It happened many times during our first years of marriage. Living four hours away from family, whenever my husband and I made the trip back home, my mother-in-law would call and ask what we wanted to eat.

“Make pear salad,” my husband would ask, looking back at me with a glint in his eye.

If you aren’t aware, pear salad arrives on a leaf of just-for-show lettuce, and consists of a whole half-canned pear, its cored center ideal for a generous dollop of mayonnaise, a sprinkling of shredded (mild) cheddar, and (for a special occasion) a maraschino cherry. It may perch on its own plate—a place of honor—or instead appear gathered with its brethren on a repurposed deviled egg tray. It’s a salad because it’s cold, because of the mayo, because it’s part of The Meal.

I didn’t get it. I’d never had pear salad until I married into the Ables family, who genuinely are incredible hosts and cooks. But this concoction baffled me. Just . . . mayonnaise? On a pear? With cheese?

“You gonna eat that?” my husband would stage whisper to me at the table. I’d just slide my plate over, never meeting his eyes. There were too many other good things for me to enjoy anyway.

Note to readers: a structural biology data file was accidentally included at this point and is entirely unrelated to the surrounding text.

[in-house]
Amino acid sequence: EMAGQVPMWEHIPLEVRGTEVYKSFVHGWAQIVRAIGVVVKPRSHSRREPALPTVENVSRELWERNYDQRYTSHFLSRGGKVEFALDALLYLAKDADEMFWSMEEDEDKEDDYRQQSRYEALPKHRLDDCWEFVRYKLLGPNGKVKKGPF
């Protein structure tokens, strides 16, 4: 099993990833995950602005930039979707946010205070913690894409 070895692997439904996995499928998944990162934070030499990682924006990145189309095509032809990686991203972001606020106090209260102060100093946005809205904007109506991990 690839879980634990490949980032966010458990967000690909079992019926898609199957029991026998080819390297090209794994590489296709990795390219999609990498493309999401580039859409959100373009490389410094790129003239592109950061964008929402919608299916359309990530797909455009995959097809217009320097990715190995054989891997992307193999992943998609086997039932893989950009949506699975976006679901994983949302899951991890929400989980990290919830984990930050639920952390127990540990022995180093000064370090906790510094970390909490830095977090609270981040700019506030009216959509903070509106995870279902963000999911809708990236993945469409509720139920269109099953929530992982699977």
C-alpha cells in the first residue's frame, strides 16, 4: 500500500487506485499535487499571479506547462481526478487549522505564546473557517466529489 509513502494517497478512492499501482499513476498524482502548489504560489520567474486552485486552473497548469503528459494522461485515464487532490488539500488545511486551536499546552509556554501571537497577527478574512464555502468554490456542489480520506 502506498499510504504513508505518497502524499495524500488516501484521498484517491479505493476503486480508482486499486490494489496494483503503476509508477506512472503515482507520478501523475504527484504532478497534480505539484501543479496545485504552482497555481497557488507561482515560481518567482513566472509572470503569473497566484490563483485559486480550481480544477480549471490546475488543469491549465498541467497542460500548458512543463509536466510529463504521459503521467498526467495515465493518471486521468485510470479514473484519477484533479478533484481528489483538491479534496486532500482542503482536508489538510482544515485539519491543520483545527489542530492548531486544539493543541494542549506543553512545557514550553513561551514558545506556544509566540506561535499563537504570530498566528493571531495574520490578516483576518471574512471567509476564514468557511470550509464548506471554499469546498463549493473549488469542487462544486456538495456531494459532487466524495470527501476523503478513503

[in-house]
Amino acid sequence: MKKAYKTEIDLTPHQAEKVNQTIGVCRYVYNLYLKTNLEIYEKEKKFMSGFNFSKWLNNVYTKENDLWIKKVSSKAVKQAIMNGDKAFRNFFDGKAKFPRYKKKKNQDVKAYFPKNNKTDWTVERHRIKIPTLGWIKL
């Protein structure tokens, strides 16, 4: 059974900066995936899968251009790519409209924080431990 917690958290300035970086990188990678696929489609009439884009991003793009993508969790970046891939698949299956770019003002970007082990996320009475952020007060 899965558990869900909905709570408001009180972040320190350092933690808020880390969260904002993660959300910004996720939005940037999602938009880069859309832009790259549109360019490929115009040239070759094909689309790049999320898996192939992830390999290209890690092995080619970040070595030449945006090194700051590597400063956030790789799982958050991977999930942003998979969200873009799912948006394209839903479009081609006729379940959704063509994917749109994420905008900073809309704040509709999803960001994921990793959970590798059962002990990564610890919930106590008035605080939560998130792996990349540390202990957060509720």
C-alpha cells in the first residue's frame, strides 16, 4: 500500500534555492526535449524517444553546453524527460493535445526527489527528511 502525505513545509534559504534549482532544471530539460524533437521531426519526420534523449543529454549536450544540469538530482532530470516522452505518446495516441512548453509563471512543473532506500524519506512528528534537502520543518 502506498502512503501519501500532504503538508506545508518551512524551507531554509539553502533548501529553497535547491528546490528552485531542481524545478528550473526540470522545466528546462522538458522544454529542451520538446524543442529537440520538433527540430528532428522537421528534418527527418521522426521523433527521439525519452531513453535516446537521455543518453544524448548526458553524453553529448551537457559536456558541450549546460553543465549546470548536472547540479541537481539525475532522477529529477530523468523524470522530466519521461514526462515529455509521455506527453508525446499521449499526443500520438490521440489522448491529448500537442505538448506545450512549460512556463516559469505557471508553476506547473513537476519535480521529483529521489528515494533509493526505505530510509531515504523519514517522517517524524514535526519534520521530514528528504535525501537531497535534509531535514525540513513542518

I delight in bringing up pear salad in conversation; it’s entertainingly polarizing and unifying. Some adore the flavor combination. Some recoil, never think of it! Talk inevitably turns to food memories, those nostalgic tastes we treasure even if—or maybe because—they are so strange and specific, weird and retro. Family food traditions are mysterious pathways to navigate, often shrouded in cream-of-something soups, Cool Whip, and/or mayonnaise.

If you know, you know. I’ve heard tales told of jalop (look it up), of pickles smothered in cream cheese and wrapped in salami, of Mountain Dew or Cherry Coke—not as a beverage but as an essential ingredient, of crab mixed with yogurt and topped with grapefruit slices, of pickled peaches, of celery or cheese in places they didn’t rightfully belong. We shudder with disgust maybe, but then . . . what we wouldn’t give to have another meal with that someone, with those people, at that table. Once more. The food makes that almost possible.

“It wouldn’t be the same without the pineapple casserole, the whatever it is that’s always a part of our holiday meals. Because this kind of food is a link, a connection to our history.”


And so here we are. It’s the holiday season, the time of celebration and feasting. Not the Williams Sonoma or Bon Appétit variety: there’s not a Martha or Contessa in sight. I write instead in tribute of the good old-fashioned standbys with their (maybe) terrifying ingredients and delicious nostalgia. There Will Be Jell-O.

For hark, I bring you glad tidings (or fair warning) of congealed salads, casseroles, entire sticks of butter, and crumbled Ritz Crackers. And without fail, nestled alongside the fried turkey and spiral cut ham is The Green Stuff.

“What’s that?” my husband asked at a family gathering Up North with me for the first time.